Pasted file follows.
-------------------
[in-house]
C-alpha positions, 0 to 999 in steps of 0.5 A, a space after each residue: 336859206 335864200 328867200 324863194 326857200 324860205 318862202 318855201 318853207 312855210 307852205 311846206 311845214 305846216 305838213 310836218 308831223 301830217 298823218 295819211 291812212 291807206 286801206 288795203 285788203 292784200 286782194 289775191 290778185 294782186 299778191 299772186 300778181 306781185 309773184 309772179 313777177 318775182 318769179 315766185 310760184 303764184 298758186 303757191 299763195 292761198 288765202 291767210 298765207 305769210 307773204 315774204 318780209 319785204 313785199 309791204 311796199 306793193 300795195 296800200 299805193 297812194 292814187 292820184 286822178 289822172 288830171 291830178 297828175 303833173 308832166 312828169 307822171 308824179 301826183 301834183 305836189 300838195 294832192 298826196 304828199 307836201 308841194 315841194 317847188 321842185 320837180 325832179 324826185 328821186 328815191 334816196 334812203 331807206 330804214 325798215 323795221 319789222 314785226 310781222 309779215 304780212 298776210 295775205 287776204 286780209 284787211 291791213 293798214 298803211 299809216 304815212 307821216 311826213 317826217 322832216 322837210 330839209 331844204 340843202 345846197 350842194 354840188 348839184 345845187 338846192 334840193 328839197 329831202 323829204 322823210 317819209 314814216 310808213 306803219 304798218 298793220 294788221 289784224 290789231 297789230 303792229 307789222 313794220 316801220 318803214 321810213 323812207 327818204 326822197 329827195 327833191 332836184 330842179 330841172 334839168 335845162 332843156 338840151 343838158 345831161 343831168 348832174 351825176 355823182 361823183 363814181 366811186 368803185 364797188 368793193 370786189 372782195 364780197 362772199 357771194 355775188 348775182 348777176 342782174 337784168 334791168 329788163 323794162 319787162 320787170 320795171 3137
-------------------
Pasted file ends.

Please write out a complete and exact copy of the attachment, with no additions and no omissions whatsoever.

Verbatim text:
[in-house]
C-alpha positions, 0 to 999 in steps of 0.5 A, a space after each residue: 336859206 335864200 328867200 324863194 326857200 324860205 318862202 318855201 318853207 312855210 307852205 311846206 311845214 305846216 305838213 310836218 308831223 301830217 298823218 295819211 291812212 291807206 286801206 288795203 285788203 292784200 286782194 289775191 290778185 294782186 299778191 299772186 300778181 306781185 309773184 309772179 313777177 318775182 318769179 315766185 310760184 303764184 298758186 303757191 299763195 292761198 288765202 291767210 298765207 305769210 307773204 315774204 318780209 319785204 313785199 309791204 311796199 306793193 300795195 296800200 299805193 297812194 292814187 292820184 286822178 289822172 288830171 291830178 297828175 303833173 308832166 312828169 307822171 308824179 301826183 301834183 305836189 300838195 294832192 298826196 304828199 307836201 308841194 315841194 317847188 321842185 320837180 325832179 324826185 328821186 328815191 334816196 334812203 331807206 330804214 325798215 323795221 319789222 314785226 310781222 309779215 304780212 298776210 295775205 287776204 286780209 284787211 291791213 293798214 298803211 299809216 304815212 307821216 311826213 317826217 322832216 322837210 330839209 331844204 340843202 345846197 350842194 354840188 348839184 345845187 338846192 334840193 328839197 329831202 323829204 322823210 317819209 314814216 310808213 306803219 304798218 298793220 294788221 289784224 290789231 297789230 303792229 307789222 313794220 316801220 318803214 321810213 323812207 327818204 326822197 329827195 327833191 332836184 330842179 330841172 334839168 335845162 332843156 338840151 343838158 345831161 343831168 348832174 351825176 355823182 361823183 363814181 366811186 368803185 364797188 368793193 370786189 372782195 364780197 362772199 357771194 355775188 348775182 348777176 342782174 337784168 334791168 329788163 323794162 319787162 320787170 320795171 3137